In the 1980s, the state-owned transport company Córas Iompair Éireann (C.I.É.) proposed to buy up and demolish property in the area and build a bus terminus in its place. While that was in the planning stages, the purchased buildings were let out at low rents, which attracted small shops, artists and galleries to the area. Protests by An Taisce, residents and traders led to the cancellation of the bus station project, and then Taoiseach Charles Haughey was responsible for securing funding,[6] and, in 1991, the government set up a not-for-profit company called Temple Bar Properties to oversee the regeneration of the area as Dublin's cultural quarter.[7]

In 1999, "Stag Parties" and "Hen Nights" were supposedly banned (or discouraged) from Temple Bar, mainly due to drunken loutish behaviour, although this seems to have lapsed.[8] However, noise and anti-social behaviour usually fueled by excessive alcohol consumption remain a problem at night.[9]

Present day[edit]

Entrance from Merchant's Arch

The area is the location of many Irish cultural institutions, including the Irish Photography Centre (incorporating the Dublin Institute of Photography, the National Photographic Archive and the Gallery of Photography), the Ark Children's Cultural Centre, the Irish Film Institute, incorporating the Irish Film Archive, the Button Factory, the Arthouse Multimedia Centre, Temple Bar Gallery and Studios, the Project Arts Centre, the Gaiety School of Acting, IBAT College Dublin, as well as the Irish Stock Exchange and the Central Bank of Ireland.

The Oliver St John Gogarty Pub in Temple Bar

After dark, the area is a major centre for nightlife, with many tourist-focused nightclubs, restaurants and bars. Pubs in the area include The Temple Bar Pub, The Porterhouse, the Oliver St. John Gogarty, the Turk's Head, Czech Inn (in the former Isolde's Tower), the Quays Bar, the Foggy Dew, The Auld Dubliner and Bad Bobs.

Two squares have been renovated in recent years — Meetinghouse Square and the central Temple Bar Square. The Temple Bar Book Market is held on Saturdays and Sundays in Temple Bar Square.

Meetinghouse Square, which takes its name from the nearby Quaker Meeting House, is used for outdoor film screenings in the summer months. Since summer 2004, Meetinghouse Square is also home to the Speaker's Square project (an area of Public speaking) and to the Temple Bar Food Market every Saturday.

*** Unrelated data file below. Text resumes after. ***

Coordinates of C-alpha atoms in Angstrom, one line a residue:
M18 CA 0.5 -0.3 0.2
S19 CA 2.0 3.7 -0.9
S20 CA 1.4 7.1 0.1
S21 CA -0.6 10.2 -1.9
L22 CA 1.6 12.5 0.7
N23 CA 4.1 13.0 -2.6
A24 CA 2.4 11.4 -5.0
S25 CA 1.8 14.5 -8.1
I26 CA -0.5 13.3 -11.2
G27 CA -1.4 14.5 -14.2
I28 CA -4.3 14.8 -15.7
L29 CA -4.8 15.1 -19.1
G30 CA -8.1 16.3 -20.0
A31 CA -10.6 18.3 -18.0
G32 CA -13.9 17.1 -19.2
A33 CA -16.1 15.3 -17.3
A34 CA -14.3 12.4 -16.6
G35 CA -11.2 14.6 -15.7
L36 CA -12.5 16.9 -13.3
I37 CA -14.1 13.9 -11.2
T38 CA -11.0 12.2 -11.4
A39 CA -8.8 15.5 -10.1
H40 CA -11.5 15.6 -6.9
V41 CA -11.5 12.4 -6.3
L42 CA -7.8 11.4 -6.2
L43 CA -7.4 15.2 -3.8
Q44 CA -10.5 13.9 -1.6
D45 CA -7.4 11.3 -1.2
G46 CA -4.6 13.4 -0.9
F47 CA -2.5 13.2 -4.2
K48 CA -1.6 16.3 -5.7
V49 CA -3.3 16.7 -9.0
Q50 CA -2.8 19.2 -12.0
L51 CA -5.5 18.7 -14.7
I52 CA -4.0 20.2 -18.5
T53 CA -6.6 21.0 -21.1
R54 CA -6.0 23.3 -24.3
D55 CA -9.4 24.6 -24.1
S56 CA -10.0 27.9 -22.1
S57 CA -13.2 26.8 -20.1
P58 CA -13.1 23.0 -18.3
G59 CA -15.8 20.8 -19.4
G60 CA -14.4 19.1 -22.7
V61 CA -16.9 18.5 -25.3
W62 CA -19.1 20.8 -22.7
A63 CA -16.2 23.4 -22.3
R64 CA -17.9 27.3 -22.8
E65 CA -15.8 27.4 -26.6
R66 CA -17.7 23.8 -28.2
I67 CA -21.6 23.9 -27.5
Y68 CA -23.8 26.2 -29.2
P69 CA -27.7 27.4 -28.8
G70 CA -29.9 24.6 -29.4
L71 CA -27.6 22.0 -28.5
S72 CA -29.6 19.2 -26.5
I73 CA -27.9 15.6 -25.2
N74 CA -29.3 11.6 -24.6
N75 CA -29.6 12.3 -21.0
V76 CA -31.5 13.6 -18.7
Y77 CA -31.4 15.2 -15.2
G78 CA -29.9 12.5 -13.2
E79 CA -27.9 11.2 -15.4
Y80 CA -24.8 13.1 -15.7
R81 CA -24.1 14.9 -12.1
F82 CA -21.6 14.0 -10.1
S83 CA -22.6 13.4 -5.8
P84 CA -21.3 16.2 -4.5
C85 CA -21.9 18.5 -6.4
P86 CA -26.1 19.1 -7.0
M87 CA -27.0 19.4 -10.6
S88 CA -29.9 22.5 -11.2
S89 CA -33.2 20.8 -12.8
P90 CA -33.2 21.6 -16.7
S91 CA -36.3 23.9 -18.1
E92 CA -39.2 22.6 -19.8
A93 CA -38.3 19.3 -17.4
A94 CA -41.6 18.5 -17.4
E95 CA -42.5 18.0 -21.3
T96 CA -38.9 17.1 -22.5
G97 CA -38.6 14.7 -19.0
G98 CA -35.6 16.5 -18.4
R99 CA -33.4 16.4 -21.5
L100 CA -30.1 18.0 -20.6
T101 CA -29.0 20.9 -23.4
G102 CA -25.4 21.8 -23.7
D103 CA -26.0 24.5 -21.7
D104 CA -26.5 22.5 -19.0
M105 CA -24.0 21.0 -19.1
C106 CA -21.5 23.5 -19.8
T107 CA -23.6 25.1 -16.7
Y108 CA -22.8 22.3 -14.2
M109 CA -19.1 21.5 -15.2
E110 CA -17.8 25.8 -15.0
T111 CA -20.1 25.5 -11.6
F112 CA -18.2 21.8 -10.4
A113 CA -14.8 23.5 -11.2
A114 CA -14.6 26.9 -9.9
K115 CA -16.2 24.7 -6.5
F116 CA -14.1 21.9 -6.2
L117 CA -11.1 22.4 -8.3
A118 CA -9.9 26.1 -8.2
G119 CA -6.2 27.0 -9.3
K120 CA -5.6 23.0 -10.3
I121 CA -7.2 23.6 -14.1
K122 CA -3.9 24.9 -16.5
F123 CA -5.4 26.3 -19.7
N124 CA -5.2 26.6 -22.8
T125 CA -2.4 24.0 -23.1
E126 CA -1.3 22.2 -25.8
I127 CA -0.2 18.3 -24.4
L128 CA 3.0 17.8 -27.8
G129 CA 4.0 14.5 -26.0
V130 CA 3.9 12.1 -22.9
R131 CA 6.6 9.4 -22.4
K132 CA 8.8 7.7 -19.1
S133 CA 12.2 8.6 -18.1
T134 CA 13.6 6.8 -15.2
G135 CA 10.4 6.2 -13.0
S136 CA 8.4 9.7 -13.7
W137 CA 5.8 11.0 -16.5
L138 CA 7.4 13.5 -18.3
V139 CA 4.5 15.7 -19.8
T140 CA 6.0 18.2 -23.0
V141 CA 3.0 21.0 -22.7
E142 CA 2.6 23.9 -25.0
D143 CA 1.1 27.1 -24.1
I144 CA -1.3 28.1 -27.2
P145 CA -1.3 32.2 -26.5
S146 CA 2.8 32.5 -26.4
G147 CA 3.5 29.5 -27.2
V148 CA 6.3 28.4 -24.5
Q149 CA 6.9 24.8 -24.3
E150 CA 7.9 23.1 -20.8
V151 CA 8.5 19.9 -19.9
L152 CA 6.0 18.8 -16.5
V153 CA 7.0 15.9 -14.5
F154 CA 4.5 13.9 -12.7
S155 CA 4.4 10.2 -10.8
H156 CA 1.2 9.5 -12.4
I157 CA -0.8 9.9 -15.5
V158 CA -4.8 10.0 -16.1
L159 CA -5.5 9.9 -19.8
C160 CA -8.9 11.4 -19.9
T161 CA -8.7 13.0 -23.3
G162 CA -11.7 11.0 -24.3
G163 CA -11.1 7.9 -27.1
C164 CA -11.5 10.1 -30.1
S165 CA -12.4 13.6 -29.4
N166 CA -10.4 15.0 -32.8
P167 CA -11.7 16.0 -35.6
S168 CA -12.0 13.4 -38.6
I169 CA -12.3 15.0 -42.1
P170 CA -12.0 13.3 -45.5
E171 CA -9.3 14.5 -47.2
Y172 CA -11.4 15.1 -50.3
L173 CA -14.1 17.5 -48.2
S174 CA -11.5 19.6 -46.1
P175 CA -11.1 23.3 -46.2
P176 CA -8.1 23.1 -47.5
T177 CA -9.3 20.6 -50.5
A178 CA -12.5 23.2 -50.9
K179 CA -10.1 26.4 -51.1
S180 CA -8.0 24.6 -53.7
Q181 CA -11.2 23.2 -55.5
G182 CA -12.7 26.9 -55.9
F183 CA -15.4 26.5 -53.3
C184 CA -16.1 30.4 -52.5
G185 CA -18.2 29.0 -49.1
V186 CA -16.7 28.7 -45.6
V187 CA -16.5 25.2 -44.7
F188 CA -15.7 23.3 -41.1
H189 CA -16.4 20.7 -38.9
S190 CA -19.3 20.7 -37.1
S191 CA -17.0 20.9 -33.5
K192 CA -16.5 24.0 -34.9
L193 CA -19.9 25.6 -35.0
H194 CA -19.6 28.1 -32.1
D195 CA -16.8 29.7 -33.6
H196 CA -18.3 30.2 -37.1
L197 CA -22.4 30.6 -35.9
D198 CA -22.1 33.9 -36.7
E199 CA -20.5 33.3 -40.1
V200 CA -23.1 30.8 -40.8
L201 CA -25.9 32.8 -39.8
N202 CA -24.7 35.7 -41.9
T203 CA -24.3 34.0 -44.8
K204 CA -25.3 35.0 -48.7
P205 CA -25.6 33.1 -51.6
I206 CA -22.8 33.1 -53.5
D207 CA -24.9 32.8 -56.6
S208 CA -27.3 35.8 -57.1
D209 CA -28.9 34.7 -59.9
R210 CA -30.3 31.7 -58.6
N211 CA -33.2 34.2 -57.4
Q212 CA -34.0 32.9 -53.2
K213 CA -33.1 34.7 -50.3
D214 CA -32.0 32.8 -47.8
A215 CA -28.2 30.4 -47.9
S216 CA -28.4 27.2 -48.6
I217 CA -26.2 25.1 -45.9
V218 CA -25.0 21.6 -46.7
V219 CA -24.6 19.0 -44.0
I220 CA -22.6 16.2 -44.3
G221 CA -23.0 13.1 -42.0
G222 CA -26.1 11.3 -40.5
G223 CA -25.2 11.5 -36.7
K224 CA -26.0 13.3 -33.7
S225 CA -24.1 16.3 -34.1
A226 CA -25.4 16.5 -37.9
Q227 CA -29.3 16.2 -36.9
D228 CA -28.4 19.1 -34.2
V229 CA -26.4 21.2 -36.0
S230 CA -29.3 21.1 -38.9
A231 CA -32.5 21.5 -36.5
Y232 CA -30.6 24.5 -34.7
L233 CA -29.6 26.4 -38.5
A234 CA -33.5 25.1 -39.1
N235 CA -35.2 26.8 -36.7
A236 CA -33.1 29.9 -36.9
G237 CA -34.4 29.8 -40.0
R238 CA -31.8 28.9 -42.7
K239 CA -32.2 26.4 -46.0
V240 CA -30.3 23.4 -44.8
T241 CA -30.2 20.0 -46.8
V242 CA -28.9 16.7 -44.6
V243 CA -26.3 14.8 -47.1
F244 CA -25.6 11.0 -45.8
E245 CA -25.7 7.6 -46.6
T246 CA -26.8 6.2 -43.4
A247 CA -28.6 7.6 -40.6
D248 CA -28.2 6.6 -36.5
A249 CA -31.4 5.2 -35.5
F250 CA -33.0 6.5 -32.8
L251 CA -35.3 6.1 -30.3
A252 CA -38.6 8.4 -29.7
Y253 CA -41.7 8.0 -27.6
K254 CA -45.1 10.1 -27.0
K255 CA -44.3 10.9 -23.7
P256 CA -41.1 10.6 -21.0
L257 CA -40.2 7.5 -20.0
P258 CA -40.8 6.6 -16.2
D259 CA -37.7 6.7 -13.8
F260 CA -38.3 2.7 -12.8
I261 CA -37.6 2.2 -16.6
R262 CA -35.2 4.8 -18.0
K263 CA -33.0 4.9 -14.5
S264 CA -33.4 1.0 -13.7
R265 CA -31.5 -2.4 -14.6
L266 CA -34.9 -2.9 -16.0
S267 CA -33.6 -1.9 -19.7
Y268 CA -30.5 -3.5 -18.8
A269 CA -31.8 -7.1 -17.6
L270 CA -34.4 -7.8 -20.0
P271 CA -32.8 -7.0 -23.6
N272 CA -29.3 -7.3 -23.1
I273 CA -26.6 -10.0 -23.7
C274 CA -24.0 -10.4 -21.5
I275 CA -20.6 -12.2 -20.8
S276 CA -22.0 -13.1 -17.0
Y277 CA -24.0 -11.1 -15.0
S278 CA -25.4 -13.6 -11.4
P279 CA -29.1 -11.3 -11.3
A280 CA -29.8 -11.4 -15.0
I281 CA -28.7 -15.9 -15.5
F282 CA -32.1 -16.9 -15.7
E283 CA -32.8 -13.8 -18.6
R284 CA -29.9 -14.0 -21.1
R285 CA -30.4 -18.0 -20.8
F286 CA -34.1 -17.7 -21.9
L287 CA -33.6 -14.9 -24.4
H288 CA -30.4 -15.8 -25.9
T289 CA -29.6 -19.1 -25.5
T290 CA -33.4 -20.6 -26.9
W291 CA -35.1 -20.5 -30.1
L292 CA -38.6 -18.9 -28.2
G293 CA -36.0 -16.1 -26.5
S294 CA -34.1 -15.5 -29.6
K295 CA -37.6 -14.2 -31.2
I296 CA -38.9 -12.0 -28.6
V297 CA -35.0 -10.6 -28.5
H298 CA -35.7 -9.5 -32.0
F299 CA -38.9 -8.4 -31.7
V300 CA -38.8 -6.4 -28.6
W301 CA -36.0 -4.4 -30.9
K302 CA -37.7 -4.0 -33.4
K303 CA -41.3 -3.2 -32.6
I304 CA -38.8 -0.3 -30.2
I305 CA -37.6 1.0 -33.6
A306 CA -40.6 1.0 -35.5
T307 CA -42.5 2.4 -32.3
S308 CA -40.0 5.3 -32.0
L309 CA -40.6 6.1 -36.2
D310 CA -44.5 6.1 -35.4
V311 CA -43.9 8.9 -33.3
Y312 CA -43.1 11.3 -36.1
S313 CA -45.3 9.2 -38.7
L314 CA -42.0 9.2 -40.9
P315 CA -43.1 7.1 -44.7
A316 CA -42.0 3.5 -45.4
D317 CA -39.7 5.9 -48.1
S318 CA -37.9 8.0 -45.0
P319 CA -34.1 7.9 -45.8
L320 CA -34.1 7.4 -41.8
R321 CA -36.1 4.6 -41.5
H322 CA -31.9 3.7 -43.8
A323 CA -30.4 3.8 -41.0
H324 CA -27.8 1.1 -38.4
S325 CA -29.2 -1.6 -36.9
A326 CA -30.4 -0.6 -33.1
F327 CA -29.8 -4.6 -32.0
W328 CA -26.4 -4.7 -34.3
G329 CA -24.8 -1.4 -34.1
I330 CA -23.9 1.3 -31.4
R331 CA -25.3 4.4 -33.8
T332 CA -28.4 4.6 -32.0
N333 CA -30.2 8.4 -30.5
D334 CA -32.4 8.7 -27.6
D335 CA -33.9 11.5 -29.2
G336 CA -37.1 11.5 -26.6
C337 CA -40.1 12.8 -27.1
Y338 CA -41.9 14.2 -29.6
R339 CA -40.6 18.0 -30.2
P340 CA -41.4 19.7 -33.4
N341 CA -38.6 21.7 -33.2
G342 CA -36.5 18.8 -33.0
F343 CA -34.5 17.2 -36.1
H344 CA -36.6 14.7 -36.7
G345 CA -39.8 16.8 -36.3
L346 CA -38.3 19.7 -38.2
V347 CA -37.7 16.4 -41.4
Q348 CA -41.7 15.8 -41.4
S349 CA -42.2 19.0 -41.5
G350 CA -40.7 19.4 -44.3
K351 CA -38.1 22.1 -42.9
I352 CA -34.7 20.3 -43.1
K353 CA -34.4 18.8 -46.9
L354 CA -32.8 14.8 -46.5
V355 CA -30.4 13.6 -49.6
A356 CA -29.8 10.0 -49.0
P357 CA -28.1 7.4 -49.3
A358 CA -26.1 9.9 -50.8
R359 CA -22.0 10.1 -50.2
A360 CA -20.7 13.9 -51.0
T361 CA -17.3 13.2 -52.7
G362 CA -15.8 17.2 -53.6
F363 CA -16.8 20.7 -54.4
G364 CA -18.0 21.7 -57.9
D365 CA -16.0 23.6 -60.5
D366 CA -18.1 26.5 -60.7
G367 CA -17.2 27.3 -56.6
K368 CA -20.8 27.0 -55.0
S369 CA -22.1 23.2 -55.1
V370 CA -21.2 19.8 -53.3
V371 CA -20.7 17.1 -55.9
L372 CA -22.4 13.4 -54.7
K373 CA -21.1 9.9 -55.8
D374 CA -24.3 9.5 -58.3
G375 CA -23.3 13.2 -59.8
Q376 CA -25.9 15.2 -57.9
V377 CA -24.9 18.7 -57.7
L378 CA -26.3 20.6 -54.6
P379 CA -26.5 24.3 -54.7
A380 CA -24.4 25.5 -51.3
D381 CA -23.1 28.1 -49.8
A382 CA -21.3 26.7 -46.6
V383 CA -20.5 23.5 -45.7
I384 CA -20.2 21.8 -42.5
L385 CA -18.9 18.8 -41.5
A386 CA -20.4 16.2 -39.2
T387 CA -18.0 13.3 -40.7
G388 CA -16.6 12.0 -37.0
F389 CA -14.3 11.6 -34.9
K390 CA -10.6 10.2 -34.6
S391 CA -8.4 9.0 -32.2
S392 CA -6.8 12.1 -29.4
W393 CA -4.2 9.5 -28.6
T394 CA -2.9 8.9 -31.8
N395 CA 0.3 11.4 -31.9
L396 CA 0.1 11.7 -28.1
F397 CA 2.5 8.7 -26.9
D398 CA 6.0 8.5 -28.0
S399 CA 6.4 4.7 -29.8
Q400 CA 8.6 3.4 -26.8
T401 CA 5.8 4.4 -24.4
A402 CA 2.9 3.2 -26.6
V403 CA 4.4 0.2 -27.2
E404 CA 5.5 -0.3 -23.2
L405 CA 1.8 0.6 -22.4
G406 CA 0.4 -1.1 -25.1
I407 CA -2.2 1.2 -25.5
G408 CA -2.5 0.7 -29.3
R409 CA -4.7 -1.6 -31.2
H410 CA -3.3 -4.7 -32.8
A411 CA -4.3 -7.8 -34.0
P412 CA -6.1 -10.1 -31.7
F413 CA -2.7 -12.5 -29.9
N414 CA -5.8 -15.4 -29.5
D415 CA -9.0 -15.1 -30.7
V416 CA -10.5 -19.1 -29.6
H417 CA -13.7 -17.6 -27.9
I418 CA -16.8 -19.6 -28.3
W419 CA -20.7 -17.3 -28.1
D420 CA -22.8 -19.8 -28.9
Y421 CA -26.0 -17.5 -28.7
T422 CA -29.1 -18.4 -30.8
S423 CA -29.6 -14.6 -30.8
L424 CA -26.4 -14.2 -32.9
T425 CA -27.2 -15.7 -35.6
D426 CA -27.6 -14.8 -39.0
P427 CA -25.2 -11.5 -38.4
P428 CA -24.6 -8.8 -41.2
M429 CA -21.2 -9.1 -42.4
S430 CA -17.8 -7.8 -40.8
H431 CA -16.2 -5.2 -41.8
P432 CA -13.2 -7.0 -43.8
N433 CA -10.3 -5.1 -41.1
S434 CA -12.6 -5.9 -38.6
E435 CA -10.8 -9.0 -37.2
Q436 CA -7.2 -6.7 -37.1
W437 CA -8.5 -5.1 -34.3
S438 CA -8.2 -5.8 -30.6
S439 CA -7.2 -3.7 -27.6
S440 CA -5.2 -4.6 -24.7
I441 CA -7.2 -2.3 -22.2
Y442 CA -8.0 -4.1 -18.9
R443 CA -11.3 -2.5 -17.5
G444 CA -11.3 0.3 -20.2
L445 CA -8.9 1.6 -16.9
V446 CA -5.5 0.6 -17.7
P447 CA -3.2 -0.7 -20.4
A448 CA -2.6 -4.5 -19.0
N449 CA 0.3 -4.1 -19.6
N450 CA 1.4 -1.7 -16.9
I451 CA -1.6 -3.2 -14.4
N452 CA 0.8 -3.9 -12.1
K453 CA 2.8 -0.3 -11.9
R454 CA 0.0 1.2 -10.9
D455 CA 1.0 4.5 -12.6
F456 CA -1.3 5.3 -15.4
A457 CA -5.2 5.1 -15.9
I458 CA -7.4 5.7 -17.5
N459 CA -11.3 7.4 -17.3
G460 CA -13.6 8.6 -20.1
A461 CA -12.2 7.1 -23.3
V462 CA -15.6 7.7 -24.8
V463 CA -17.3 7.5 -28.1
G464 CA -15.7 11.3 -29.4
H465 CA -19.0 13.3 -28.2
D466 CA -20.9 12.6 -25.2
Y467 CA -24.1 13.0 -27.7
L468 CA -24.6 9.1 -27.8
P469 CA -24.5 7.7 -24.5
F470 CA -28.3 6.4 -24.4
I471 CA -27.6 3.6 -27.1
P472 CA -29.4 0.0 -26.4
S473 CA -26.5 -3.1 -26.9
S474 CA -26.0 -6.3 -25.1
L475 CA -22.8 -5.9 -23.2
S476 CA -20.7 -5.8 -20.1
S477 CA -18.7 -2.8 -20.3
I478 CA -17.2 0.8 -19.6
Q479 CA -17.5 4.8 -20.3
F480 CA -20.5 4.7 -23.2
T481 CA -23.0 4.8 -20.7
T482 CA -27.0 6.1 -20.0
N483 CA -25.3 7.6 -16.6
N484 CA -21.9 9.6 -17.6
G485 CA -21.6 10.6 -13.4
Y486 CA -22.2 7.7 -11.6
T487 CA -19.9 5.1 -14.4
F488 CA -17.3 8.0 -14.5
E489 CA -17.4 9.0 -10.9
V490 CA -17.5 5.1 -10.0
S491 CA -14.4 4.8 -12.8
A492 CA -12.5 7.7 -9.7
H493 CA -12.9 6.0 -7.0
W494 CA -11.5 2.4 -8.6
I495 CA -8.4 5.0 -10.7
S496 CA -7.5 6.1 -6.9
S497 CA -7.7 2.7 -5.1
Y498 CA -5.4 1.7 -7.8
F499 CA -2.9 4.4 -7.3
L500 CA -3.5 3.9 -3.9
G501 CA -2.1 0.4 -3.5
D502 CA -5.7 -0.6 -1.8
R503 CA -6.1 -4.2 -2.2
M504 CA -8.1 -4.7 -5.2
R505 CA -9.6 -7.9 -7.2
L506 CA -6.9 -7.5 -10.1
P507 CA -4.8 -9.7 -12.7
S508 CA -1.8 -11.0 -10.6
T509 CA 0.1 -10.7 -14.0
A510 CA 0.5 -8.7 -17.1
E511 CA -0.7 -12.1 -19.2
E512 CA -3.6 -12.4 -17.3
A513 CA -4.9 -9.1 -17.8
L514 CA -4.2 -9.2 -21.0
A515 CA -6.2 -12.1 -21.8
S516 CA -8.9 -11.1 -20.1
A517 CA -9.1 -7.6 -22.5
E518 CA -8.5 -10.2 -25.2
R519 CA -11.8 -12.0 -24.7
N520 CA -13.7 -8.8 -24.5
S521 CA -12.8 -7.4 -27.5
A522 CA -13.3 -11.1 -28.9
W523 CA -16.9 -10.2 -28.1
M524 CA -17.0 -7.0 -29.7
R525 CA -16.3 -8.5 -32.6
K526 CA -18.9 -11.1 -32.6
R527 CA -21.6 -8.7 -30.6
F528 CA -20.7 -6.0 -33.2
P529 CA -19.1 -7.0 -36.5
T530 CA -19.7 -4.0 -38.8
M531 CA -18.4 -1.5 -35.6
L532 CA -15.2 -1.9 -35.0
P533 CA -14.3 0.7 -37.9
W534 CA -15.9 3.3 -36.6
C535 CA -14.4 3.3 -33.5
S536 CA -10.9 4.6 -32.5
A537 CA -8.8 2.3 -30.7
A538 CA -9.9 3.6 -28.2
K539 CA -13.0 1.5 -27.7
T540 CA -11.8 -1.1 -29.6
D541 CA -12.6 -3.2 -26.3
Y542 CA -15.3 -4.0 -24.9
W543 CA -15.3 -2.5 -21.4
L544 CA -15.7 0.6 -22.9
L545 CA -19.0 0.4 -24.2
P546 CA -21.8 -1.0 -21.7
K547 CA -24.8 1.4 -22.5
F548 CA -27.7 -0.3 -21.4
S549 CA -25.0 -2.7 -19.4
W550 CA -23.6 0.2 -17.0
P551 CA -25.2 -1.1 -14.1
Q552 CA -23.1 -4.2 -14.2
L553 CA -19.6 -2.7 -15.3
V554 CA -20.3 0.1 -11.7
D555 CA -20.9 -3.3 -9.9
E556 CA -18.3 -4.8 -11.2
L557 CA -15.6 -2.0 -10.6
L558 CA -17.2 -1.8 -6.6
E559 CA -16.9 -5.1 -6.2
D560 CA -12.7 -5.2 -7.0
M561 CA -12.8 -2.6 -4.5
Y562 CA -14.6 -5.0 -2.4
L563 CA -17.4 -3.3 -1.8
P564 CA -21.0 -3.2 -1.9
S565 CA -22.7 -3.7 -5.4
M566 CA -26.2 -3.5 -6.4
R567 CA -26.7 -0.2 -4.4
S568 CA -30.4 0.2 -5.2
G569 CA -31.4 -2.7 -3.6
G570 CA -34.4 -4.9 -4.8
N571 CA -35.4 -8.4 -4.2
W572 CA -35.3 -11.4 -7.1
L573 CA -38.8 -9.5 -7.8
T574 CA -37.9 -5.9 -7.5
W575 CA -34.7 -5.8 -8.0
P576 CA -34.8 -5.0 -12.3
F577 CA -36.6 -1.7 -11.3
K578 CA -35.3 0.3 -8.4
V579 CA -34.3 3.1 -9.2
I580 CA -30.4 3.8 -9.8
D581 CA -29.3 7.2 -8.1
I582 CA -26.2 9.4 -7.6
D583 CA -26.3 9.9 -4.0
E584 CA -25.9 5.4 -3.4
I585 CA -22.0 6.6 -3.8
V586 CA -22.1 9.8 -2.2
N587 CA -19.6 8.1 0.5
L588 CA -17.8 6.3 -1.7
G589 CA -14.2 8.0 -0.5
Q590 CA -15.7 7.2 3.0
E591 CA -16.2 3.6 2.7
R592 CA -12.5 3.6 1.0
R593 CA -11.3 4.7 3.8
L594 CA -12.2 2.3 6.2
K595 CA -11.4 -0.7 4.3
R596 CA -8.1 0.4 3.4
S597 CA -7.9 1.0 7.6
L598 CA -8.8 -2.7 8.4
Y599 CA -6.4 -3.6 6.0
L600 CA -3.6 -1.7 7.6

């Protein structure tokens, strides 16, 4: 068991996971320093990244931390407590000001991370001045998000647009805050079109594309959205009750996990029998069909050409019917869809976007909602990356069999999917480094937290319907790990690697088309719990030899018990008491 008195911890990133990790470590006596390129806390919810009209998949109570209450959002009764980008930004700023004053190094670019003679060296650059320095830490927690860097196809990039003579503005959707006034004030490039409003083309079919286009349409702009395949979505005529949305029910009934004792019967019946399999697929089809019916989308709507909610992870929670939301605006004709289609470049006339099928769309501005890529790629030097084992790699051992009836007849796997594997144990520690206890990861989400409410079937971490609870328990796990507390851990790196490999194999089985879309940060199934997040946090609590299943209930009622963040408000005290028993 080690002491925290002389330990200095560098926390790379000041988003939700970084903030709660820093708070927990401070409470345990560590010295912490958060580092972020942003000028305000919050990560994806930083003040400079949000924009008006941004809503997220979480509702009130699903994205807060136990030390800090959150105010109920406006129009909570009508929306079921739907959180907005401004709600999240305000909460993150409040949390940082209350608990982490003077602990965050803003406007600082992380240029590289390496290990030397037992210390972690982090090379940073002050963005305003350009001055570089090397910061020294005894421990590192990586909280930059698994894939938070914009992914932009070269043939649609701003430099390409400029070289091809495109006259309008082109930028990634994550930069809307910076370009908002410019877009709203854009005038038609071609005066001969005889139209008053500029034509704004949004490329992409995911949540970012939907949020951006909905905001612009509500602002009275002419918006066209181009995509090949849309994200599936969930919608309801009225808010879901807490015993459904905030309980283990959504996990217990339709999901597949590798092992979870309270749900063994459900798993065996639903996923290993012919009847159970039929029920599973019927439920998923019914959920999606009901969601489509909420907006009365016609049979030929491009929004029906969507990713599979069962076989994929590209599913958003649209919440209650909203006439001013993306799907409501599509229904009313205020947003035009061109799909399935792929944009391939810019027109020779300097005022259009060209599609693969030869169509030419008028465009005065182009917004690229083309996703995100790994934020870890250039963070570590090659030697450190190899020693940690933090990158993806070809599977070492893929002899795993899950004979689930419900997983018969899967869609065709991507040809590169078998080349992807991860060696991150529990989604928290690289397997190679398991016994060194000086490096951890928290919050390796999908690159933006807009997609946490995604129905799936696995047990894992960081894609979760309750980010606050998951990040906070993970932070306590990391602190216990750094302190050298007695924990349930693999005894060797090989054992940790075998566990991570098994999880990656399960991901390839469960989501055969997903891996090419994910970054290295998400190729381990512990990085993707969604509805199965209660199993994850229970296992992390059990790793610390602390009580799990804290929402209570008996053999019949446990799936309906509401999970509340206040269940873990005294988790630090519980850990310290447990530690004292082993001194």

The Cow's Lane Market is a fashion and design market which takes place on Cow's Lane every Saturday.

Part of the 13th century Augustinian Friary of the Holy Trinity is visible within an apartment/restaurant complex called "The Friary."[10]

In popular culture[edit]

  • The Bollywood film Ek Tha Tiger had a song featured in the area.[11]
  • Irish singer/songwriter Billy Treacy released a satirical song about Temple Bar.[12]
  • The Irish Country singer Nathan Carter released a song called Temple Bar.[13]

See also[edit]

References[edit]

  1. ^ Sean Murphy, “A Short History of Dublin's Temple Bar”, Centre for Irish Genealogical and Historical Studies, Bray, County Wicklow. Online here
  2. ^ Dirty Lane was originally called "Hoggen Lane" (i.e. hogs' lane); in the late 1680s it acquired the name "Dirty Lane", and this was then changed to "Temple Lane" in the early 1700s. At that time it was mostly occupied by warehouses and stables, along with the Shakespeare Tavern, "a much frequented establishment". (John T. Gilbert, A History of the City of Dublin, 1859, vol. 2, p. 316.)
  3. ^ John T. Gilbert, A History of the City of Dublin, 1859, vol. 2, p. 315-316.
  4. ^ Murphy, op. cit., quoting National Library of Ireland, ‘’Historic Dublin Maps’’, Dublin 1988.
  5. ^ Striapacha Tri Chead Bliain Duailcis (Prostitutes: Three Hundred Years of Vice) Niamh O’Reilly, J Irish Studies
  6. ^ Obituary Charles Haughey, The Independent 14 June 2006
  7. ^ Temple Bar Framework Plan - Dublin Corporation(1991)
  8. ^ Bar Stag Ban Sends Revellers To London- Sunday Mirror, January 3, 1999
  9. ^ Nightmare in a city that never sleeps - Irish Times, September 9, 2008
  10. ^ Casey, Christine (2005). Dublin: The City Within the Grand and Royal Canals and the Circular Road with the Phoenix Park. Yale University Press. p. 440. ISBN 0300109237. 
  11. ^ http://filmireland.net/2011/09/29/bollywood-film-%e2%80%98ek-tha-tiger%e2%80%99-i-am-tiger-shoots-in-temple-bar-dublin-in-october/
  12. ^ Kehoe, Michael (13 October 2014). "Singer warns of Dublin tourist trap". Irish Music Daily. Retrieved 27 August 2015. 
  13. ^ "Stayin' Up All Night". www.nathancartermusic.com. Retrieved 2016-07-27. 

External links[edit]